Essays on InnovationPublic Deposited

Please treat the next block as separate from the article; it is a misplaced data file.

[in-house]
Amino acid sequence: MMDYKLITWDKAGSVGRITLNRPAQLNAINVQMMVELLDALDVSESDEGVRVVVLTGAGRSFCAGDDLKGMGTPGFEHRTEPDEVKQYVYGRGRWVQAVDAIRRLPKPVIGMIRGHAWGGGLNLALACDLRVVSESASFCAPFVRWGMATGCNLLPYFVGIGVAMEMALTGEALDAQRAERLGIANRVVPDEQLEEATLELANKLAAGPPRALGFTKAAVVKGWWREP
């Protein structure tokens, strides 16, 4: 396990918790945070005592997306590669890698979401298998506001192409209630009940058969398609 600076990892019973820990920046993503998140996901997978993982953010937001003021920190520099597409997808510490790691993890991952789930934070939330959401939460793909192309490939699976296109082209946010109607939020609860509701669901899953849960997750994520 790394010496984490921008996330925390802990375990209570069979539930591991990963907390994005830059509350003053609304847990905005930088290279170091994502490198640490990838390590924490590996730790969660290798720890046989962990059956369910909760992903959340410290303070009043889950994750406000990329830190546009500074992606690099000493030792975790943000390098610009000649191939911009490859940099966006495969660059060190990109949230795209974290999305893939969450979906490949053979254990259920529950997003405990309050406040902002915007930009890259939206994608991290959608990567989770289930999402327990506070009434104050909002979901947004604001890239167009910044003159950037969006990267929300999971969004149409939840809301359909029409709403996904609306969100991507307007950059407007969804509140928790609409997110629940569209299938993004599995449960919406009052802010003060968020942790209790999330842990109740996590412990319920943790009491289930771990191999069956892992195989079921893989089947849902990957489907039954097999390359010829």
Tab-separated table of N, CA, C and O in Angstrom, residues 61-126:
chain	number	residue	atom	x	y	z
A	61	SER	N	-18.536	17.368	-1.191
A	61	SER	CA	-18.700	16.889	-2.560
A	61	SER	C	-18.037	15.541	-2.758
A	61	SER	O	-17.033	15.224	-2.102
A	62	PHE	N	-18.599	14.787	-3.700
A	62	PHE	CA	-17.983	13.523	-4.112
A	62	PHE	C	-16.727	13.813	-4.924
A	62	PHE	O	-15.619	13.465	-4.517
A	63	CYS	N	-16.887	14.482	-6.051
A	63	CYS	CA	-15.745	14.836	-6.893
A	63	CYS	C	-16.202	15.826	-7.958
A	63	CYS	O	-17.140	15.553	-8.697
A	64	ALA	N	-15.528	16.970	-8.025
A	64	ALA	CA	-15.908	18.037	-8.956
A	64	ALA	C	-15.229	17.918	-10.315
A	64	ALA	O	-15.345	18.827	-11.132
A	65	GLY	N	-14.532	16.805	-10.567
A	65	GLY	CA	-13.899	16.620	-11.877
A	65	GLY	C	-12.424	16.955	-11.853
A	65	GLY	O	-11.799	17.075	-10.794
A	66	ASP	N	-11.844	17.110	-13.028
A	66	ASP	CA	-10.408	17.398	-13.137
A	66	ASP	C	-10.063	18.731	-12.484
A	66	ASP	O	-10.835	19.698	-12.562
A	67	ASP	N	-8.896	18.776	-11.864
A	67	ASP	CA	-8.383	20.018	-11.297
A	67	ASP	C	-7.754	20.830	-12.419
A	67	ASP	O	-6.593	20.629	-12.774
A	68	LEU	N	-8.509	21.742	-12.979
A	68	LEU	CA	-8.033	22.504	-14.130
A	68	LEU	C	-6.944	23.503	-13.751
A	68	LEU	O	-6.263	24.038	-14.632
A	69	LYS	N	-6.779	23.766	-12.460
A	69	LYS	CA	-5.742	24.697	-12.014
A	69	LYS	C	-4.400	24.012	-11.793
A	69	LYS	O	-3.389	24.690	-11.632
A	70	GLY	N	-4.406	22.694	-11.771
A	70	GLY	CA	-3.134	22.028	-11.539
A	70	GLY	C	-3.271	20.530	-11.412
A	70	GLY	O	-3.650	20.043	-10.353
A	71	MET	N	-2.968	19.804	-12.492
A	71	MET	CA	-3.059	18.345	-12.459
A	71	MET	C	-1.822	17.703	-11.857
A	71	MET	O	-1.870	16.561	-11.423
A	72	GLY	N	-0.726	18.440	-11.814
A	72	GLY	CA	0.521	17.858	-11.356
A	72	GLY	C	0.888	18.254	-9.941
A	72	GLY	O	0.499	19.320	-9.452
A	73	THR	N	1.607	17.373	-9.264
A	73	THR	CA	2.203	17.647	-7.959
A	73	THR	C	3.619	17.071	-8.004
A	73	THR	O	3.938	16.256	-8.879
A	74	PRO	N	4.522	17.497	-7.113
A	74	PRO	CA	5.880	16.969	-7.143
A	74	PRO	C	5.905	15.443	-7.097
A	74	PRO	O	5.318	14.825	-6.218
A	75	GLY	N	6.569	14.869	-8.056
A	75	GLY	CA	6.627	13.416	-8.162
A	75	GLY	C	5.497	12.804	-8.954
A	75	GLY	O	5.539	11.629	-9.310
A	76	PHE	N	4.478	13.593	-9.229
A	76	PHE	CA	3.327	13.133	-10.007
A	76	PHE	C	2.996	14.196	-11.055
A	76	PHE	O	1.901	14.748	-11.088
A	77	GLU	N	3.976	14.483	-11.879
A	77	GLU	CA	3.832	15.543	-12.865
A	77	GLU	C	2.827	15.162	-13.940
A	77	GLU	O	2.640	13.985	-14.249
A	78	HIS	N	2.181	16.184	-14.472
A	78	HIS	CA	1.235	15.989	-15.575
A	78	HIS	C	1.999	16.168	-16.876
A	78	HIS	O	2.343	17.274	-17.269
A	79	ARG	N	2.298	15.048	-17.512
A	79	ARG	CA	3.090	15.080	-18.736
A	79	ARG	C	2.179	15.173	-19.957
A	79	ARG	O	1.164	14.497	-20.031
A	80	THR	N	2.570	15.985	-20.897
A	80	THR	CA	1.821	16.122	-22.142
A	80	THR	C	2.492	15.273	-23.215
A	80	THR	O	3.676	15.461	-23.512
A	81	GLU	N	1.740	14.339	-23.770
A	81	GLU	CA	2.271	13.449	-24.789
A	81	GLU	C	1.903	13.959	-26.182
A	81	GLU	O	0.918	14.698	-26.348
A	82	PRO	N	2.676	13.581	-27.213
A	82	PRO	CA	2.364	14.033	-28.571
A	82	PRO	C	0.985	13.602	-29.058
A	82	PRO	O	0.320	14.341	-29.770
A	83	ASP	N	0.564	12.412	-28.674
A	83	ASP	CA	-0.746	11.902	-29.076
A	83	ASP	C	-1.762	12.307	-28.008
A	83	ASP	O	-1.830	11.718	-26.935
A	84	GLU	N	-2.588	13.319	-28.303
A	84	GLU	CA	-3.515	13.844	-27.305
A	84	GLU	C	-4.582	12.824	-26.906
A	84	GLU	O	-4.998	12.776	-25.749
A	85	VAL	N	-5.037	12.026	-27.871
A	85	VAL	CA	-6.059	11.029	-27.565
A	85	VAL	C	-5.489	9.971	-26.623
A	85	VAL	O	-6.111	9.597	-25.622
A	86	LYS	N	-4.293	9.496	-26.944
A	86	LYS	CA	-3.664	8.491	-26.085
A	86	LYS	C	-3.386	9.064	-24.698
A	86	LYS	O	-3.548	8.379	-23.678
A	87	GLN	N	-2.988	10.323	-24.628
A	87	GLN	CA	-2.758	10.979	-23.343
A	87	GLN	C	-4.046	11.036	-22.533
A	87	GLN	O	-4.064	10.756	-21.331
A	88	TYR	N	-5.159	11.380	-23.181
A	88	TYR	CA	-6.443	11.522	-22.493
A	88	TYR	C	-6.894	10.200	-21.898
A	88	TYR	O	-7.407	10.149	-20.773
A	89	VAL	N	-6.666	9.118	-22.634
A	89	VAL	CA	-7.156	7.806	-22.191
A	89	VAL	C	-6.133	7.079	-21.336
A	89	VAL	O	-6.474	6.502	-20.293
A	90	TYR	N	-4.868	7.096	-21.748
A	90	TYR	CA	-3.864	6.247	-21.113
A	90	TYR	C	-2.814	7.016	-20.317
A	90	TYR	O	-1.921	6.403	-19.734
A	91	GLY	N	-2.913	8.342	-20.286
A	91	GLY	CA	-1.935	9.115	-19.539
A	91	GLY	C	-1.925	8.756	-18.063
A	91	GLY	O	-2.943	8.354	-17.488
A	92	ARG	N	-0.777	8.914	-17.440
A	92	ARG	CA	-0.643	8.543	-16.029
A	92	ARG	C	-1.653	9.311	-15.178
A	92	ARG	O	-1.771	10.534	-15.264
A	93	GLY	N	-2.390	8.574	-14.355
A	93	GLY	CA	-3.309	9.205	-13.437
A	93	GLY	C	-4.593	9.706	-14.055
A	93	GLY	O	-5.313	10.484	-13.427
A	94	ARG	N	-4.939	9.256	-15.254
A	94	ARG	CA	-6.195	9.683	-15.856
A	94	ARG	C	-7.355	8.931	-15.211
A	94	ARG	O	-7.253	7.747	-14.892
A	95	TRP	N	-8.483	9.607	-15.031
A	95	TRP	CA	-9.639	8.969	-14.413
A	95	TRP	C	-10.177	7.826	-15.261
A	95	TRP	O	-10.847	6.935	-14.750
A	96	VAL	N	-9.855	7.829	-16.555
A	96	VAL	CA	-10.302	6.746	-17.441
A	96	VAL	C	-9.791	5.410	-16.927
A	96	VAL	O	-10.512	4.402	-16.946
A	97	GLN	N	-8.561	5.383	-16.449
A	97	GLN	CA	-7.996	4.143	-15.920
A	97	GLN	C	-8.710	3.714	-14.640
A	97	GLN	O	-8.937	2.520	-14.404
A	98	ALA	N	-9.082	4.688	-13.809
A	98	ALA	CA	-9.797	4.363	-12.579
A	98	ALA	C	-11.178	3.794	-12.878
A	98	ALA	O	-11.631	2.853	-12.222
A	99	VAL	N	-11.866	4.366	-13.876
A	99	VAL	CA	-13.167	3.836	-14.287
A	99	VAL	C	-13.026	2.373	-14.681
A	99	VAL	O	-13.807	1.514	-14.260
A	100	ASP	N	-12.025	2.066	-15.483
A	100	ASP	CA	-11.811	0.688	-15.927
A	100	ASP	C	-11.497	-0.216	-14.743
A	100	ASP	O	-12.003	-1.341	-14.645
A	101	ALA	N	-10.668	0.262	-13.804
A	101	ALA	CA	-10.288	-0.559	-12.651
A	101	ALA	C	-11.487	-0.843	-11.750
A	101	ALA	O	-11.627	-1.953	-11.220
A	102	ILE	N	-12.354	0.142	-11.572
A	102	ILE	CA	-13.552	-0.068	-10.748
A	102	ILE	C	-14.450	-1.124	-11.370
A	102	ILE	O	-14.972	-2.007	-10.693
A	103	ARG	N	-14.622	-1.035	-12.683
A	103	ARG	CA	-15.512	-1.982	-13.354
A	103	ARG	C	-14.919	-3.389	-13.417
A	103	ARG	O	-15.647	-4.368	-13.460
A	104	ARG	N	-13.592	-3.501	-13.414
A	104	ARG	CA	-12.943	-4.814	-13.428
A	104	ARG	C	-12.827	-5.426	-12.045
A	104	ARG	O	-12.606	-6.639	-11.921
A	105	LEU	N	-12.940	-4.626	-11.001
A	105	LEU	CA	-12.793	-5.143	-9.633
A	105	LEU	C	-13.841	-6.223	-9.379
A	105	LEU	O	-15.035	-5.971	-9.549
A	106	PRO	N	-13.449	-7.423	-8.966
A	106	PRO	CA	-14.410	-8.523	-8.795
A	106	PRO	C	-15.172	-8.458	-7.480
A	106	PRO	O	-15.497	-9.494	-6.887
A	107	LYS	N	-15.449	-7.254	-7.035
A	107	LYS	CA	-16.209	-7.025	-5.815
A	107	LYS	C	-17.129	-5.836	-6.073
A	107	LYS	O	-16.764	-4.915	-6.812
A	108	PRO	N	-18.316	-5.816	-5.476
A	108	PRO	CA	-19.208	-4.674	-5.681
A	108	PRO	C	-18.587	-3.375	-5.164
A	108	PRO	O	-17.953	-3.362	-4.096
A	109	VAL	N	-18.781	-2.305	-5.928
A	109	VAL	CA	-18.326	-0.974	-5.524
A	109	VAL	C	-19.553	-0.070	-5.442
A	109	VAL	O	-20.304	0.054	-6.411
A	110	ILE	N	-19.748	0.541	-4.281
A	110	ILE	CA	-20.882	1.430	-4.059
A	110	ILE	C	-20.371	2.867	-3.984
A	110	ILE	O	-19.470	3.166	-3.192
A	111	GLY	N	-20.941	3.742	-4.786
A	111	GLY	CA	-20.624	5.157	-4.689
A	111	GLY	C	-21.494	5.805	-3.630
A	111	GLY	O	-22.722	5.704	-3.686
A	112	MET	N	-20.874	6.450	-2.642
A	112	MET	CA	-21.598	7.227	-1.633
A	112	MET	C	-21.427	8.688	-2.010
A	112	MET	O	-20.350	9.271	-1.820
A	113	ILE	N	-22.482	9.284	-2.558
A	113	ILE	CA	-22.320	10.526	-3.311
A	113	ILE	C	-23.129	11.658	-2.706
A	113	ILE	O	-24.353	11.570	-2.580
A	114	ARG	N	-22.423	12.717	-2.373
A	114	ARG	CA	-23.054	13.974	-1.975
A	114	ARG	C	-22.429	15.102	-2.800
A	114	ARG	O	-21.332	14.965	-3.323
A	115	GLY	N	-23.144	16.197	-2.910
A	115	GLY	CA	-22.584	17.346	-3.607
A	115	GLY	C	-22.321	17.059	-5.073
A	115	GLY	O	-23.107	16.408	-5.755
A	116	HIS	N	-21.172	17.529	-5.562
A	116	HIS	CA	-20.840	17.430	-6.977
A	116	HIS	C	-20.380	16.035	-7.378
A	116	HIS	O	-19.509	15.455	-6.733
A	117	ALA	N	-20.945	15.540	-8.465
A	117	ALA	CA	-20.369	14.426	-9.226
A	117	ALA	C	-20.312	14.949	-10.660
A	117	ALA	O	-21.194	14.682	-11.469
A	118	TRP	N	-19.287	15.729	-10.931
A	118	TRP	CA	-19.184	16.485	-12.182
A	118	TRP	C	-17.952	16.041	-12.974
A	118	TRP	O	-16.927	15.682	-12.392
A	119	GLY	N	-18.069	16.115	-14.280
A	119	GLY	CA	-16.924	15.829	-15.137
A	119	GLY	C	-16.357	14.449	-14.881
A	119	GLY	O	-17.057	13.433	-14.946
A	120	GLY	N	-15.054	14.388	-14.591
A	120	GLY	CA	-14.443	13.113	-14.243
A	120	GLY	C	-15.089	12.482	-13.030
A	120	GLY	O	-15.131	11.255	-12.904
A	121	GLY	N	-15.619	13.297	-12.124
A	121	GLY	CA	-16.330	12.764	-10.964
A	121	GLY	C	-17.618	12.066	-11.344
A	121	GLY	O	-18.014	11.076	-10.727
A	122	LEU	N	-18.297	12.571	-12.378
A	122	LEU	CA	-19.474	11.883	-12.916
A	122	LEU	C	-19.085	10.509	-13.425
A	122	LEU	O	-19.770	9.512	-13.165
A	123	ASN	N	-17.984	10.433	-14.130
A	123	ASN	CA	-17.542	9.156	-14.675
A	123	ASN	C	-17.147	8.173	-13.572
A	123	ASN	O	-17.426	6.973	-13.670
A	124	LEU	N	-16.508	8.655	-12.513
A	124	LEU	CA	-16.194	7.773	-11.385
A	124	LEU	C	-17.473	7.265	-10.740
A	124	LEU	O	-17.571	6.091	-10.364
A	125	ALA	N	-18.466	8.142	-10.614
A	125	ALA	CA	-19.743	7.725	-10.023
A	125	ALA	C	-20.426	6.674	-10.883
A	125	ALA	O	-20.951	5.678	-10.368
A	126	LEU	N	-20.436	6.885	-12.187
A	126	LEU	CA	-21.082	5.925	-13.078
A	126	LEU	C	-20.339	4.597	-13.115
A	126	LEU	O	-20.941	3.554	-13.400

This dissertation focuses on policy issues in the area of Economics of Innovation. As developed countries are becoming increasingly reliant on innovation for economic growth, it is important to enhance our understanding of how public policies affect innovation. The first chapter examines the effect of government research grants on firms' patenting outcomes. Discontinuities in the funding decisions of the Austrian Research Promotion Agency (FFG) allow me to study the effect of public funding in a large sample of Austrian firms. My estimates suggest that a government research grant increases the propensity to file a patent application with the European Patent Office within 4 years by around 10 percentage points. Stronger effects appear for established firms of advanced age. I present evidence that established firms undertake ambitious research projects when they receive grants. Finally, I interpret the findings in an "exploration vs. exploitation" model in which the government agency addresses inefficiency in the direction of research. In the the second chapter, I study the relationship between personal income tax rates and the residential location choice of inventors in Switzerland. Exploiting sharp differences in tax rates for top-income earners across state borders, I find an elasticity of the number of inventors in a municipality with respect to the net-of-tax rate (after-tax income) of around 4.6. This estimate is considerably higher than the elasticities found in previous studies of inventor mobility. Tax policies at the local level, where inventors may lower their tax burden by relocating over short distances, may have particularly strong effects. In addition, I study how location choices depend on other non-pecuniary local amenities. Finally, I document that inventors who have a longer commute are more likely to transfer to a workplace closer to their residence over time. Hence, using income tax policies to draw the residence of inventors closer may have positive spillover effects. The third chapter studies the allocation of R&D subsidies under different modes of trade integration. Two governments pay subsidies to domestic firms that are either technology leaders or technology followers. The model predicts that trade integration leads to increases in aggregate research spending and the share of business R&D funded by government. While subsidies are directed at technology leader firms when markets are separated, trade integration leads to a more even distribution of subsidies that benefits technology follower firms. I show that these findings are broadly consistent with international policy trends. In particular, over the past decades, indiscriminate R&D tax credits have increased in importance relative to direct, discretionary funding of business R&D.